Another two months pass, another survey trip to Cassell. Bob Zimmerman and I arrived late Friday night and found the normally quiet town of Durbin much changed. Glittering Ferris Wheels and funnelcake stands occupied the empty field between the depot and the campground down by the river. Apparently Durbin Days was in full swing. A country band played on a small stage and various folks were getting thrown around by an honest-to-god mechanical bull. By the performances of the people I saw, it must be a great deal harder than it looks! We retired across the street to the Durbin Outfitters where we crashed variously on the floor of Frank Proud's B&B or out on the porch.
It was a small group this time what with the NSS convention and various other summer goings on; only ten of us made the trip out. Charles Kahn and Stan Carts had a hankering to work on the surface dig Charles and Dave West had started on last time. The remaining eight of us girded up and rapped down the refreshingly dry pit. Our goal was to head down the little-explored North Branch from the Pit as far as the Big Room. Two vertical teams (Lew Carrol and Barry Horner, myself and Pete Penczer) would work on rigging the numerous high leads in the area and look for the several going passages in the area. The remaining crew (Miles Drake, Bob Zimmerman, Andy Yeagle, and Patrick Newman) would survey all available passage and help ferry the drills, bolt kits, ropes and other implements of destruction.
First up was 300-plus feet of belly crawling through the aptly named Miseries but it soon openned up and we cruised through 1500 feet of huge trunk passage in short order. We poked around for a bit getting the lay of the land. Three waterfalls entered the area all of which lead to apparent passage. In addition, there were perhaps half a dozen high leads on the east and west sides of the Big Room. Lew and Barry bolted their way up the first waterfall and found it to be a small, dead-end alcove.
Pete and I found a series of three high leads near the second waterfall which looked promissing. A bit of free climbing left us an overhung six feet below the first of these holes. One bolt and an ettrier let me scramble up in. What should I see but a small virgin alcove which lead up in two directions. To the left, a climb over a boulder lead to a small ledge high on the wall with some soda straws, but nothing else of great interest. To the right, a narrow passage lead about ten feet to the second of the openning we'd spied from below.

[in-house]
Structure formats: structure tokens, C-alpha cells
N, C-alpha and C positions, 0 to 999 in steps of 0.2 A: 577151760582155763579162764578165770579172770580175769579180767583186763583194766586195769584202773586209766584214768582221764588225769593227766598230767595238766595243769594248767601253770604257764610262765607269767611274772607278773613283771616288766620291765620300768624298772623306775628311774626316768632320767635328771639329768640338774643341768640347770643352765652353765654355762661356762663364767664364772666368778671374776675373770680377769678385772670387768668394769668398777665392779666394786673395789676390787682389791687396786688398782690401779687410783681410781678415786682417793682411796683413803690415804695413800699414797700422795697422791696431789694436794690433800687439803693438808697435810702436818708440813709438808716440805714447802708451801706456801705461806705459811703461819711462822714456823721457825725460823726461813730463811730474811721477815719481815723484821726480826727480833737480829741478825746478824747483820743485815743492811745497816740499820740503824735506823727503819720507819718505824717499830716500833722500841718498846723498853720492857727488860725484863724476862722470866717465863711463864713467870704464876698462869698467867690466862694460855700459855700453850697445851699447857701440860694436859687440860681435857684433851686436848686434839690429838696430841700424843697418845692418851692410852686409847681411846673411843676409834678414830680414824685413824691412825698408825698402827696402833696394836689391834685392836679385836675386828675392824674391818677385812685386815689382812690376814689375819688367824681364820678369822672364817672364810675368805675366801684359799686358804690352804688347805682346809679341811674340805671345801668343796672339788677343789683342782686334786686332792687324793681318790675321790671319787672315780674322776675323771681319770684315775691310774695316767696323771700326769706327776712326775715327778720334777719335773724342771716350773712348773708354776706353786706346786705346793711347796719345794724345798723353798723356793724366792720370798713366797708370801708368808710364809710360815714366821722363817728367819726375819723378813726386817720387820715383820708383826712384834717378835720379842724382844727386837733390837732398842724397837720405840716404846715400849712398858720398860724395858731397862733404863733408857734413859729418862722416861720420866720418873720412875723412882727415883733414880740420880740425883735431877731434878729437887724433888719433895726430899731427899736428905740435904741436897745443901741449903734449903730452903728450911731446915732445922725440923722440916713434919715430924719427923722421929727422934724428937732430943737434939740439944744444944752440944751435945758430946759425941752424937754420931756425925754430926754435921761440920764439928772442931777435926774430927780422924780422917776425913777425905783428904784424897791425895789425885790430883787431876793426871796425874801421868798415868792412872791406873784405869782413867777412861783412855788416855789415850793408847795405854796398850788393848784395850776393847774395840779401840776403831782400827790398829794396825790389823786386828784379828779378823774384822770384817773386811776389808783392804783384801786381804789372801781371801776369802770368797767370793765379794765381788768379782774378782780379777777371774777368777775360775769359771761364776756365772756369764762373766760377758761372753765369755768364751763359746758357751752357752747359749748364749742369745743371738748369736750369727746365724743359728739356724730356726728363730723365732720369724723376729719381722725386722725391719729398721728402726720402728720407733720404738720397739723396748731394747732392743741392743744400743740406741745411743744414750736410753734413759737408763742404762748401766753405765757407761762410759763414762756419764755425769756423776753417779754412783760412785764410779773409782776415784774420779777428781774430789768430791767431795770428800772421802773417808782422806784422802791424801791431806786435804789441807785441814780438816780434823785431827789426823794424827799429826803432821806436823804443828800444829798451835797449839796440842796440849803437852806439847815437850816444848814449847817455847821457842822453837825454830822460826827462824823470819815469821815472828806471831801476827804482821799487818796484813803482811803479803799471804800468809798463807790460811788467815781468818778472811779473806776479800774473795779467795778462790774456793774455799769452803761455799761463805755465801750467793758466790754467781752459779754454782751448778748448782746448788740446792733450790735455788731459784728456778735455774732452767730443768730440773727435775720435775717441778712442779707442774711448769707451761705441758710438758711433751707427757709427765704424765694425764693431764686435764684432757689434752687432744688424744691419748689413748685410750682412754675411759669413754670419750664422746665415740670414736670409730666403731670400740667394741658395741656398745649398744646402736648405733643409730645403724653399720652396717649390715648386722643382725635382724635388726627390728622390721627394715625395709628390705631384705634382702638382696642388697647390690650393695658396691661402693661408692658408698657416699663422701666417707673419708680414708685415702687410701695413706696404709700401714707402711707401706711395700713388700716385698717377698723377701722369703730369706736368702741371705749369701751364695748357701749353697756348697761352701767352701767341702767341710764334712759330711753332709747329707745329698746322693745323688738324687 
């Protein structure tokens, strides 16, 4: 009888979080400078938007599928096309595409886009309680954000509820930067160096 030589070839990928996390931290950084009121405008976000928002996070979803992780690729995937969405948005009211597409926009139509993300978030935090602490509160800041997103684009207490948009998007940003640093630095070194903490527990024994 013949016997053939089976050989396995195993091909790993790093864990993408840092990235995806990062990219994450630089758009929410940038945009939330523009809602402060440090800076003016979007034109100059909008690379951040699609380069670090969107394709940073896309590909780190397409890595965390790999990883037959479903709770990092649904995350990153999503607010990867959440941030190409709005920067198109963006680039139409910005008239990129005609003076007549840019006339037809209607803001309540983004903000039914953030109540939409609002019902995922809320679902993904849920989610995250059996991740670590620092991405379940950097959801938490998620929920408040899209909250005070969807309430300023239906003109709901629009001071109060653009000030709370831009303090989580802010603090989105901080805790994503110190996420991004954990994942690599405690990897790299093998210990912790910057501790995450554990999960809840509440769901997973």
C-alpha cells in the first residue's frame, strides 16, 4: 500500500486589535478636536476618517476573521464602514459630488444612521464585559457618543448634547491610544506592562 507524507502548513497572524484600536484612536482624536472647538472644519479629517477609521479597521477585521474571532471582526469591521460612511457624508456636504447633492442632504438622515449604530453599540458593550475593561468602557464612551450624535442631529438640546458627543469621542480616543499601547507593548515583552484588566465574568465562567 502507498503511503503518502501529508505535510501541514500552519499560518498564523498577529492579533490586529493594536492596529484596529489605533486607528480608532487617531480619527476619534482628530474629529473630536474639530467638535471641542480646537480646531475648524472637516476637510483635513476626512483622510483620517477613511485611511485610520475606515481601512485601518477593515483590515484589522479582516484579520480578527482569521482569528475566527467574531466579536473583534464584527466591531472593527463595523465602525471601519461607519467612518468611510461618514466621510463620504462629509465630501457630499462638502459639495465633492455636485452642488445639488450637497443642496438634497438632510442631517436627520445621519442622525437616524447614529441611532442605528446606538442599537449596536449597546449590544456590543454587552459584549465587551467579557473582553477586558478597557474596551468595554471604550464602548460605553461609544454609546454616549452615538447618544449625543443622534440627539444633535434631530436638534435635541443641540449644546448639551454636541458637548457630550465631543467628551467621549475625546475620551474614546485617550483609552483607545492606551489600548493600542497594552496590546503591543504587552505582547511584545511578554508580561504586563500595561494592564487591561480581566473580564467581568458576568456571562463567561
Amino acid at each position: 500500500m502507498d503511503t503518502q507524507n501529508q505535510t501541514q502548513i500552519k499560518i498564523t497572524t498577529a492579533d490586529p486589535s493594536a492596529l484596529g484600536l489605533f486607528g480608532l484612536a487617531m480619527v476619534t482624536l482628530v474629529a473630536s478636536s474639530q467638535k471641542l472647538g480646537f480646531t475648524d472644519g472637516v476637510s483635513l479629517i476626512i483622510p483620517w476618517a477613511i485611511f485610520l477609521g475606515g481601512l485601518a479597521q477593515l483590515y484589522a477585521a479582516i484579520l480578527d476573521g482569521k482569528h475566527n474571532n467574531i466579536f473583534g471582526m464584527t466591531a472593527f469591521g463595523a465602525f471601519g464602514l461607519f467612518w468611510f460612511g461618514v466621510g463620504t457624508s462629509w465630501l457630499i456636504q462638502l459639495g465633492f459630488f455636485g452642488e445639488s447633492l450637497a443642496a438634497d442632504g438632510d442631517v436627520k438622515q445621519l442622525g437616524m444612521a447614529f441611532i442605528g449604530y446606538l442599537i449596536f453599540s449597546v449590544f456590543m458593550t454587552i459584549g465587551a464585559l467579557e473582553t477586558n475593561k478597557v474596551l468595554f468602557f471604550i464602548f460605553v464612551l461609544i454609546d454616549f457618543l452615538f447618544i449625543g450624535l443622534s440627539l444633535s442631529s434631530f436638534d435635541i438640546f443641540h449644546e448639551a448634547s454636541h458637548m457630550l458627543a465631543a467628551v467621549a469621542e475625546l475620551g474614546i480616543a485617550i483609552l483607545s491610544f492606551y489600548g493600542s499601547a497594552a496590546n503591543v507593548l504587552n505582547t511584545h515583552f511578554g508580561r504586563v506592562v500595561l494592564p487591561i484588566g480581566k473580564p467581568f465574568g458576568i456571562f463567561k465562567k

While Pete messed with his drill (a lovely Hilti hammerdrill which could sink a three-inch hole in solid rock in under a minute), I checked out the free-climbing options. The second waterfall emanated from a lovely openning blocked by a large column. A very sketchy ledge lead out to it from the left. I skirted out on loose material to a couple of exciting underclings. With some rather fancy footwork and very alert nerves, I traversed under a large block (about 20' off the ground) and found myself next to the column from which the second waterfall fell. Beyond the column was a large bathtub-sized pool of water about two feet deep and quite clear. The walls were fairly smooth and quite steep. Beyond this were about four more of these oval pools with steep sides connected by narrow streams. Looked sort of like a string of sausages. Perhaps this was the "Bratwurst Passage" we'd been looking for.
Lew and Barry at this point had headed for the Skeleton Dome area to rig a couple more climbs and traverses. They later appeared at two of the high, eastern leads and reported that they connected to the Skeleton Dome through some pretty tight crawls.
Pete put in three bolts on the traverse and we began the lengthy process of rigging a safety line across the hairy terrain I'd soloed. At length, we pushed into the Bratwurst and found that the pools ended in a large one and a 4' waterfall. The rest of the passage was wide, low and looked quite wet. Another option was a squeeze up to the left avoiding some glorious soda straws and a rather wet floor littered with intact, fallen speleothems. Clearly, this place hasn't been visitted much. Gorgeous!
The completed bolt climb up the third waterfall (Medville Falls). Photo from 11-01 trip.
We didn't get everything done we'd wanted to, but most of the passages are rigged. Next time, hopefully we can finish the 3rd Waterfall climb with a fresh battery. Bob wants to haul transmitters in for the radiolocation team on the surface to nail down the positions of the North and South Branch passages. Much will have to be done in September. Until then...
The Wilderness Journal